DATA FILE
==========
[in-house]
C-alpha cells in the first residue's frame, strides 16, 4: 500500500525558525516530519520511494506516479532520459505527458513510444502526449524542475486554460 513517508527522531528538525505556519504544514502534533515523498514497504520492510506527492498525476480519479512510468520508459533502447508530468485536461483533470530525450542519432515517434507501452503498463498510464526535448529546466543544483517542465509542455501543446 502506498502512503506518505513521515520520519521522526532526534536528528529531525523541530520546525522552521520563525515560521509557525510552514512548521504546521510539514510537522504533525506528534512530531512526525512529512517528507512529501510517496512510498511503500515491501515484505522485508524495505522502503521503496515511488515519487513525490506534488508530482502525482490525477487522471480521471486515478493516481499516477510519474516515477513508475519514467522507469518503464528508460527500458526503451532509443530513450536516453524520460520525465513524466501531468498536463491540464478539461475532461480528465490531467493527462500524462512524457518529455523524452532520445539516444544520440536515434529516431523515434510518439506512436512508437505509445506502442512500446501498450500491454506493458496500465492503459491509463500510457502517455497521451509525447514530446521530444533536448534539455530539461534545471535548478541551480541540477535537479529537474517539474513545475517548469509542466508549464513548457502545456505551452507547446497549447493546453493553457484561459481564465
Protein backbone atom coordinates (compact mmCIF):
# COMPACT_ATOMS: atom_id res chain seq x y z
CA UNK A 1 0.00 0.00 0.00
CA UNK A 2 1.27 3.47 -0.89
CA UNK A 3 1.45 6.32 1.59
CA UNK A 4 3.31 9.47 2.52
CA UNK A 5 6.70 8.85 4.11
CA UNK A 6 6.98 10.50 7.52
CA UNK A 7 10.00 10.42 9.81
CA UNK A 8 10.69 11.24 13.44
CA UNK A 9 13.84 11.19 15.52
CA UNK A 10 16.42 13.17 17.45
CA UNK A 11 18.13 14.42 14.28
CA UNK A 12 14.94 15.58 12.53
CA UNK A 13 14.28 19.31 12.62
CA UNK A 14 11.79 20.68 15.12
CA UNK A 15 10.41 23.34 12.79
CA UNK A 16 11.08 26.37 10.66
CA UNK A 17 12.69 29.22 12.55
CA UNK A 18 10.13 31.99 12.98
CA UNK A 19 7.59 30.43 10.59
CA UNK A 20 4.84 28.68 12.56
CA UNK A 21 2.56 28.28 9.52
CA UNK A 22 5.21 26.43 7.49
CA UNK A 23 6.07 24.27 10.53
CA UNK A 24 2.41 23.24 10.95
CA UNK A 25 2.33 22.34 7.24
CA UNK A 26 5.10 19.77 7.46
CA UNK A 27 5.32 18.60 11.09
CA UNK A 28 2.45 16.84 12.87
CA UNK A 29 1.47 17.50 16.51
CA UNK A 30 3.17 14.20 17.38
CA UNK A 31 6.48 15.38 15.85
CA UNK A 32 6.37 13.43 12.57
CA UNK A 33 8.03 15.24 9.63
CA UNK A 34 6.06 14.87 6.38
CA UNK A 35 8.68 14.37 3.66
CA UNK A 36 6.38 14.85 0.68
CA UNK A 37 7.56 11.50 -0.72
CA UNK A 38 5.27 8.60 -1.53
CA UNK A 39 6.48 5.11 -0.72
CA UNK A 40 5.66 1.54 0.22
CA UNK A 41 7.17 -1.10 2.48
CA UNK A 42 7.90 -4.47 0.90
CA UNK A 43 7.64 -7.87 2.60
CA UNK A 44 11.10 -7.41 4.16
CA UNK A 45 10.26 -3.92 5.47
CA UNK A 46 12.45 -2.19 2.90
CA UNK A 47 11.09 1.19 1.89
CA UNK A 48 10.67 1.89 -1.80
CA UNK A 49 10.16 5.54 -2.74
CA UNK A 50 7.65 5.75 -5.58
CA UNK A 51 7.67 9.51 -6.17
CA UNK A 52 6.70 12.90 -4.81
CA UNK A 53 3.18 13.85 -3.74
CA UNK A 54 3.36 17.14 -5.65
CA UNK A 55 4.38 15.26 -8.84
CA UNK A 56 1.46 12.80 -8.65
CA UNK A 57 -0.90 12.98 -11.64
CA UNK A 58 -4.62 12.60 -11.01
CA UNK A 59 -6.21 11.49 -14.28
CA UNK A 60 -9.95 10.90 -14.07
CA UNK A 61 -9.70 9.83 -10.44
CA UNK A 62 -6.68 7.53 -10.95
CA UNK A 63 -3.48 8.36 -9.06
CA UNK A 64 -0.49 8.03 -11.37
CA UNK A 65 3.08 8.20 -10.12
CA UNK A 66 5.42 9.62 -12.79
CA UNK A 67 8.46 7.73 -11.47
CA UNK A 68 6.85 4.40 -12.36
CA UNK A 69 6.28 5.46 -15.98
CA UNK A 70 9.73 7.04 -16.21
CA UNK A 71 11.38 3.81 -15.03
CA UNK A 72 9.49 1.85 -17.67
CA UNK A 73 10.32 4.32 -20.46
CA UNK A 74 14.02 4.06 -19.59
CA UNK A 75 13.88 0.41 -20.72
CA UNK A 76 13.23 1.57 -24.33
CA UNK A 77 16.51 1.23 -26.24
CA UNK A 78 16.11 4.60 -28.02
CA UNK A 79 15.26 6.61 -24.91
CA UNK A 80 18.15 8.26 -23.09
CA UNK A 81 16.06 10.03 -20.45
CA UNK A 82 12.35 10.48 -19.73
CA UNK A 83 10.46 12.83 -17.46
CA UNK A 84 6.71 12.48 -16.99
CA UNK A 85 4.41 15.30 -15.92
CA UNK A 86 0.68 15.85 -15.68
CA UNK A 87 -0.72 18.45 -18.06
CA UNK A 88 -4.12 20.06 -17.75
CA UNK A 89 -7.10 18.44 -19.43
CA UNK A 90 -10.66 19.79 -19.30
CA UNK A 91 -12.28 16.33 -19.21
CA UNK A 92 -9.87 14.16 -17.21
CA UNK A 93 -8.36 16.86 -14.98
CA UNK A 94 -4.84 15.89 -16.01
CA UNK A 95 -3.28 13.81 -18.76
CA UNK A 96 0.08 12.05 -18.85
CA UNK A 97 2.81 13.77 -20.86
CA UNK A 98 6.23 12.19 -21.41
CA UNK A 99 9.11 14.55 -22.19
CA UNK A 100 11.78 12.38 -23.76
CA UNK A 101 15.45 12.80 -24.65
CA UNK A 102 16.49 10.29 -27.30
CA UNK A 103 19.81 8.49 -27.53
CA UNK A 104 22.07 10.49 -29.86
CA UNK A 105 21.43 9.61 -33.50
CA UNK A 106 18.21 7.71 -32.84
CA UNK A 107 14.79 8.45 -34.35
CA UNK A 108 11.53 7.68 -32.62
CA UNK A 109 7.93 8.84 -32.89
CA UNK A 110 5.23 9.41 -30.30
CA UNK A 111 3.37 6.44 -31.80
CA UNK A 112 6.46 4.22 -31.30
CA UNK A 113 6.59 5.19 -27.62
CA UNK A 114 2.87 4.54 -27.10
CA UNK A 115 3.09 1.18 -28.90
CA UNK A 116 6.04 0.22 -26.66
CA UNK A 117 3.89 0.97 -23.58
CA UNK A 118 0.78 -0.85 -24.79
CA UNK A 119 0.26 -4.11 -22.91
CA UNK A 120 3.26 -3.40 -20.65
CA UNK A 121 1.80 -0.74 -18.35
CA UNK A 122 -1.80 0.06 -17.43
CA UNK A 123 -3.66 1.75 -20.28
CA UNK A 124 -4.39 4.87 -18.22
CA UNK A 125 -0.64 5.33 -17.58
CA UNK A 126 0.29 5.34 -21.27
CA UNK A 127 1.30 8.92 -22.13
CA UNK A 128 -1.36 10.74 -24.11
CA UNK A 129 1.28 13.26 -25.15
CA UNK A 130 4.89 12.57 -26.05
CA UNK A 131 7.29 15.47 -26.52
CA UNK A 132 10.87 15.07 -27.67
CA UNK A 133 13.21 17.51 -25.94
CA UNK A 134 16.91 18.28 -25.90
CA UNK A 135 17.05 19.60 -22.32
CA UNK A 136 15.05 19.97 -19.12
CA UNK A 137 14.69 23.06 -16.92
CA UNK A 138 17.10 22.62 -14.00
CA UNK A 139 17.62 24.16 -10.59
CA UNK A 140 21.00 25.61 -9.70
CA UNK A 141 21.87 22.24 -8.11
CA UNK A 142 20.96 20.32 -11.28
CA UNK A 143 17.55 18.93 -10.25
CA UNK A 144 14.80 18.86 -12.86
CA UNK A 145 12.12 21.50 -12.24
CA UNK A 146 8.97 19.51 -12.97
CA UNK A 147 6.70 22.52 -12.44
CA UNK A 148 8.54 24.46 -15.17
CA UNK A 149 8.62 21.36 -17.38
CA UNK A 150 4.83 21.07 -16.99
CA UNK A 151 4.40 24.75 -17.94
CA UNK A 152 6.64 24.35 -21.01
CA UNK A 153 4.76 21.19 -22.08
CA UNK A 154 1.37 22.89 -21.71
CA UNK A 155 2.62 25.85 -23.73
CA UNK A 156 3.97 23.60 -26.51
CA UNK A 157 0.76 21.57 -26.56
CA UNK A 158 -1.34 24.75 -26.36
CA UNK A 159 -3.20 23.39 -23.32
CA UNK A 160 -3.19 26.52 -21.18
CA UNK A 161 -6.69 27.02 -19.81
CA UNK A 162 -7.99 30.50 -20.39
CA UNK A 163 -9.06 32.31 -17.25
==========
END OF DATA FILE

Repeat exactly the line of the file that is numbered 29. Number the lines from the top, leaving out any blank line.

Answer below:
CA UNK A 25 2.33 22.34 7.24